This article was last updated on June 18, 2022
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However we are all living longer. Life expectancy is going up and with that comes the idea that those golden years are becoming more numerous and quality of life is certainly an issue. Of course, as part of that quality, let’s not forget one of those most fundamental parts of our lives: sex. If it was good at twenty, why can’t it be good at 60?
Wikipedia: Masters and Johnson: Sexual response in the aging person
Masters and Johnson were the first to conduct research on the sexual responsiveness of older adults, finding that given a state of reasonably good health and the availability of an interested and interesting partner, there was no absolute age at which sexual abilities disappeared. While they noted that there were specific changes to the patterns of male and female sexual responses with aging – for example, it takes older men longer to become aroused and they typically require more direct genital stimulation, and the speed and amount of vaginal lubrication tends to diminish with age as well – they noted that many older men and women are perfectly capable of excitement and orgasm well into their seventies and beyond, a finding that has been confirmed in population based epidemiological research on sexual function in the elderly.
The Washington Post: Desire in the Twilight of Life – – Nov 13/2010
Despite the stereotypes and bad jokes, intimacy is alive and well in our aging population. And it’s time to get comfortable with it.
By Mark Lachs, Director of geriatrics for the New York-Presbyterian Healthcare System and a professor of clinical medicine at the Weill Cornell Medical College.
A growing body of research on aging suggests that many older Americans have satisfying sexual relationships well into their later years. The largest systematic study, published in the New England Journal of Medicine in 2007, involved just over 3,000 subjects. It found that, although sexual activity does decline with age, about half of individuals between the ages of 65 and 74 remain active, as do 26% of those between 75 and 85. Among those in this second group, 54% said that they had sex at least two or three times a month, and 23% reported relations with a partner at least once a week.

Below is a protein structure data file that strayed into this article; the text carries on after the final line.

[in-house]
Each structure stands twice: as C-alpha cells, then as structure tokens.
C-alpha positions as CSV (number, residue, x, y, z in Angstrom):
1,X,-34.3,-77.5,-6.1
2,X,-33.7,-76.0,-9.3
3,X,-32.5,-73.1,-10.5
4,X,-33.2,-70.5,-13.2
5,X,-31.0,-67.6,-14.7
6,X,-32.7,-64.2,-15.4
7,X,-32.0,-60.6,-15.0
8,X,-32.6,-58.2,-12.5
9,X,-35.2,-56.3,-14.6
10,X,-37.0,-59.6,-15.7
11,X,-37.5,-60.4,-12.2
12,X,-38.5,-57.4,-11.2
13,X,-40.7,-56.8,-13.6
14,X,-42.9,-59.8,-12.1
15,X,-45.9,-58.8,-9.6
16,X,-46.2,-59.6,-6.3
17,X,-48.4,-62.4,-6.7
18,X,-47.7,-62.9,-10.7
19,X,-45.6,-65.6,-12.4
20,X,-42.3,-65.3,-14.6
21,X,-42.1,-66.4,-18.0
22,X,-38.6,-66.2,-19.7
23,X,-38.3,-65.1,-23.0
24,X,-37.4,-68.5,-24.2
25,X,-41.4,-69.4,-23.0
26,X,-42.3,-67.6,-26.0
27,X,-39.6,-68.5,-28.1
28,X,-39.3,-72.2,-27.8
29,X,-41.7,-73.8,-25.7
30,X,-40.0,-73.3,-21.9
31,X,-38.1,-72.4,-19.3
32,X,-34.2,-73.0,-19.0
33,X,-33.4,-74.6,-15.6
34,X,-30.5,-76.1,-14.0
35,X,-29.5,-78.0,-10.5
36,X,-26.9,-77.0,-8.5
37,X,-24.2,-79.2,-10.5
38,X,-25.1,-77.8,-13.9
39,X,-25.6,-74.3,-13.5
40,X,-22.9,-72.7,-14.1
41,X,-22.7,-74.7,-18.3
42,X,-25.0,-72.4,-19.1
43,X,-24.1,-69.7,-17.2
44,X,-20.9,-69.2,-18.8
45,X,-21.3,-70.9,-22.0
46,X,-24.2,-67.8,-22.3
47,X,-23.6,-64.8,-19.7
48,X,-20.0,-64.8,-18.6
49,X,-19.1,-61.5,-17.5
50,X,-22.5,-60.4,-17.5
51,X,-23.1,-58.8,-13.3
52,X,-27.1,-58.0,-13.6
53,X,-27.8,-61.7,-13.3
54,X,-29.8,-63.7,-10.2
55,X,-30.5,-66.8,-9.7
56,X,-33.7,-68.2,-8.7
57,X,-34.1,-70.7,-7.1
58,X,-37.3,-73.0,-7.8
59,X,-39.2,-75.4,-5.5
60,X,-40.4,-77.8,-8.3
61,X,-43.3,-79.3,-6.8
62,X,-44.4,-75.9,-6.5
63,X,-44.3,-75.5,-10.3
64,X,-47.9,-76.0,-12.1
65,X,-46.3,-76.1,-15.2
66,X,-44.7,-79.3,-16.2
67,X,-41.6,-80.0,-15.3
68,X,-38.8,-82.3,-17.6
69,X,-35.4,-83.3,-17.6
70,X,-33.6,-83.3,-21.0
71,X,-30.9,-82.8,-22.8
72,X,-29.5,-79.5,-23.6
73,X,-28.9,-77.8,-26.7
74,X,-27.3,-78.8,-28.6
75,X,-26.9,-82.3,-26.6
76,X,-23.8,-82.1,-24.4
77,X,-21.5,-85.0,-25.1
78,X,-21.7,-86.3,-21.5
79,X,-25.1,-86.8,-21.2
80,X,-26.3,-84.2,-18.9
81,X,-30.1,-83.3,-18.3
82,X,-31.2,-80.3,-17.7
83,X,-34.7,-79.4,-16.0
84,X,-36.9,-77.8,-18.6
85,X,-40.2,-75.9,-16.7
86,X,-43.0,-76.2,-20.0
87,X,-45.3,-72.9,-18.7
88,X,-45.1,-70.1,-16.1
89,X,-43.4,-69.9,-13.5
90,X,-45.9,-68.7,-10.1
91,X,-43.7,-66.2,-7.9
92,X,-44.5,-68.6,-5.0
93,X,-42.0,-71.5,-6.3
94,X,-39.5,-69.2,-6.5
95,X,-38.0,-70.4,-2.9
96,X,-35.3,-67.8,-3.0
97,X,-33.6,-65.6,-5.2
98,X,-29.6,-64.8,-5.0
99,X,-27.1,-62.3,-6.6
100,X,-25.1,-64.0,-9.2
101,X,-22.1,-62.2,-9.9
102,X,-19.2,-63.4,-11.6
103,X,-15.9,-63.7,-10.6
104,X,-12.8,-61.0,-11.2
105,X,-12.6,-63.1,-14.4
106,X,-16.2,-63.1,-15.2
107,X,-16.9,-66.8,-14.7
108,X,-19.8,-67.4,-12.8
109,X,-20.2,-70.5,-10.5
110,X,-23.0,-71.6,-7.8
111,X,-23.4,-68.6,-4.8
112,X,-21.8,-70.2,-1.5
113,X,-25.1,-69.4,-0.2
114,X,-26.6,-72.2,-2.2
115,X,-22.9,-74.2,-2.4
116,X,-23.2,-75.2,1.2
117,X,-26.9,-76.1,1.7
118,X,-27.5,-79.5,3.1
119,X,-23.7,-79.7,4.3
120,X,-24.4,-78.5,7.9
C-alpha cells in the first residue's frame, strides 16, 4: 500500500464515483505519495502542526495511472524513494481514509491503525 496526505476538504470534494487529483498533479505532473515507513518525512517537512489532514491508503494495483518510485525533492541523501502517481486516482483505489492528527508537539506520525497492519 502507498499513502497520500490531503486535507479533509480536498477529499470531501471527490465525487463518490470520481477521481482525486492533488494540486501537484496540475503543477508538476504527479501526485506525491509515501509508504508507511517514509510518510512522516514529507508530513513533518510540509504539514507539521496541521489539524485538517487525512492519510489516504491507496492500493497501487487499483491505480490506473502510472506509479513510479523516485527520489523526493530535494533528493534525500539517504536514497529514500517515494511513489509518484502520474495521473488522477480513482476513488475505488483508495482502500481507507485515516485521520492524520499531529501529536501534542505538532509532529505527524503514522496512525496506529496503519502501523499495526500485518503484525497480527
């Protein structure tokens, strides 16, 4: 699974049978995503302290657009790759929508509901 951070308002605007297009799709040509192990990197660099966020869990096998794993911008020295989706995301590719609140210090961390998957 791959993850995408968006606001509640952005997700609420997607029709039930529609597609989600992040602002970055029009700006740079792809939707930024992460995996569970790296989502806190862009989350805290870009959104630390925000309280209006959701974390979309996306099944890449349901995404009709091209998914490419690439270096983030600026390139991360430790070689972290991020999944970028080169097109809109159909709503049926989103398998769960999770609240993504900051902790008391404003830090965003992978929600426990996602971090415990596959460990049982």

There are many erroneous stereotypes about getting older. As we age, we tend to get treated like a number rather than like individuals with a wide range of preferences and abilities. Among the worst of these tendencies is the assumption that after the age of, say, 60, we should simply forget about physical intimacy.
With luck (and with the help of our ever more sophisticated medical technologies), those of us now in the middle years of life will be the "dirty" old men and ladies of tomorrow. In the meantime, we must struggle to overcome the habits and taboos that now interfere with the happiness of so many older people. There is nothing "dirty" about the sexual feelings that attend our lives from adolescence on. The great irony of ageism—and what sets it apart from other forms of prejudice—is that you eventually become the target of your own bigotry. We must begin to approach aging with the honesty and wonder that it deserves.
According to the above, we can physically "do it", maybe not as frequently as when we were twenty but we are definitely still capable.
Okay, we may be "able" but are we "willing"? Does getting older affect our desire or should I say our will to participate? Do the physical limitations or the slow downs of the aging body affect in turn our willingness?
AARP: How Sex Changes for Men After 50
It’s not the same as it used to be — and that can be a good thing.
by: Michael Castleman – October 12, 2010
AARP: Association for the Advancement of Retired Persons: